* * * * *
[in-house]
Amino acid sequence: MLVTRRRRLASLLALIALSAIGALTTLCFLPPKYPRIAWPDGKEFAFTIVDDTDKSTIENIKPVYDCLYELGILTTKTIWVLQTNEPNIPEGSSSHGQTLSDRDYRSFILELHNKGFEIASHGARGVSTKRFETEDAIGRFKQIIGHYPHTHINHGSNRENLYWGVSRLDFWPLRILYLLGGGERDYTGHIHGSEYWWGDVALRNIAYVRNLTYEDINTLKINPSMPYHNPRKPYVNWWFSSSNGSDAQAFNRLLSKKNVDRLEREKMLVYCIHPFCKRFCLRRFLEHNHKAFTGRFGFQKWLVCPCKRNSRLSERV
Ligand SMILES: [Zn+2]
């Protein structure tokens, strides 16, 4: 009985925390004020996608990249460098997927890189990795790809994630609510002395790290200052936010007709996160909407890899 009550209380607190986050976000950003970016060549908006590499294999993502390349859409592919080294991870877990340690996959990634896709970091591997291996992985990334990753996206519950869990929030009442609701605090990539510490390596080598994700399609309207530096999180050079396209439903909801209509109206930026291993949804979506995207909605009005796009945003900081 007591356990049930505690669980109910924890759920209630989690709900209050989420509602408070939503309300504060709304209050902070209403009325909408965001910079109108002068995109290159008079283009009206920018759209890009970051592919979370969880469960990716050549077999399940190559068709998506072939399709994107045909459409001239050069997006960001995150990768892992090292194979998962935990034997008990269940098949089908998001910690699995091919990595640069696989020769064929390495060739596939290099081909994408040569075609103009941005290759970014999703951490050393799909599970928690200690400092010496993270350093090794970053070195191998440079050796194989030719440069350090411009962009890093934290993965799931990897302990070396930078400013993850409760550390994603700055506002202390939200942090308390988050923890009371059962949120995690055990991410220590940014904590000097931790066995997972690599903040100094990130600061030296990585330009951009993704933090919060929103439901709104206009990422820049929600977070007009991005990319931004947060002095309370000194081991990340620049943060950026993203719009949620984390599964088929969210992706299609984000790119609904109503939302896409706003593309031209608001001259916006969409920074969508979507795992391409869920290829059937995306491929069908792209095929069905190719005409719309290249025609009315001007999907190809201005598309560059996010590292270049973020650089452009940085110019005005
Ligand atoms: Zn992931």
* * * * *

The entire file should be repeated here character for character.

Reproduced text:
[in-house]
Amino acid sequence: MLVTRRRRLASLLALIALSAIGALTTLCFLPPKYPRIAWPDGKEFAFTIVDDTDKSTIENIKPVYDCLYELGILTTKTIWVLQTNEPNIPEGSSSHGQTLSDRDYRSFILELHNKGFEIASHGARGVSTKRFETEDAIGRFKQIIGHYPHTHINHGSNRENLYWGVSRLDFWPLRILYLLGGGERDYTGHIHGSEYWWGDVALRNIAYVRNLTYEDINTLKINPSMPYHNPRKPYVNWWFSSSNGSDAQAFNRLLSKKNVDRLEREKMLVYCIHPFCKRFCLRRFLEHNHKAFTGRFGFQKWLVCPCKRNSRLSERV
Ligand SMILES: [Zn+2]
């Protein structure tokens, strides 16, 4: 009985925390004020996608990249460098997927890189990795790809994630609510002395790290200052936010007709996160909407890899 009550209380607190986050976000950003970016060549908006590499294999993502390349859409592919080294991870877990340690996959990634896709970091591997291996992985990334990753996206519950869990929030009442609701605090990539510490390596080598994700399609309207530096999180050079396209439903909801209509109206930026291993949804979506995207909605009005796009945003900081 007591356990049930505690669980109910924890759920209630989690709900209050989420509602408070939503309300504060709304209050902070209403009325909408965001910079109108002068995109290159008079283009009206920018759209890009970051592919979370969880469960990716050549077999399940190559068709998506072939399709994107045909459409001239050069997006960001995150990768892992090292194979998962935990034997008990269940098949089908998001910690699995091919990595640069696989020769064929390495060739596939290099081909994408040569075609103009941005290759970014999703951490050393799909599970928690200690400092010496993270350093090794970053070195191998440079050796194989030719440069350090411009962009890093934290993965799931990897302990070396930078400013993850409760550390994603700055506002202390939200942090308390988050923890009371059962949120995690055990991410220590940014904590000097931790066995997972690599903040100094990130600061030296990585330009951009993704933090919060929103439901709104206009990422820049929600977070007009991005990319931004947060002095309370000194081991990340620049943060950026993203719009949620984390599964088929969210992706299609984000790119609904109503939302896409706003593309031209608001001259916006969409920074969508979507795992391409869920290829059937995306491929069908792209095929069905190719005409719309290249025609009315001007999907190809201005598309560059996010590292270049973020650089452009940085110019005005
Ligand atoms: Zn992931």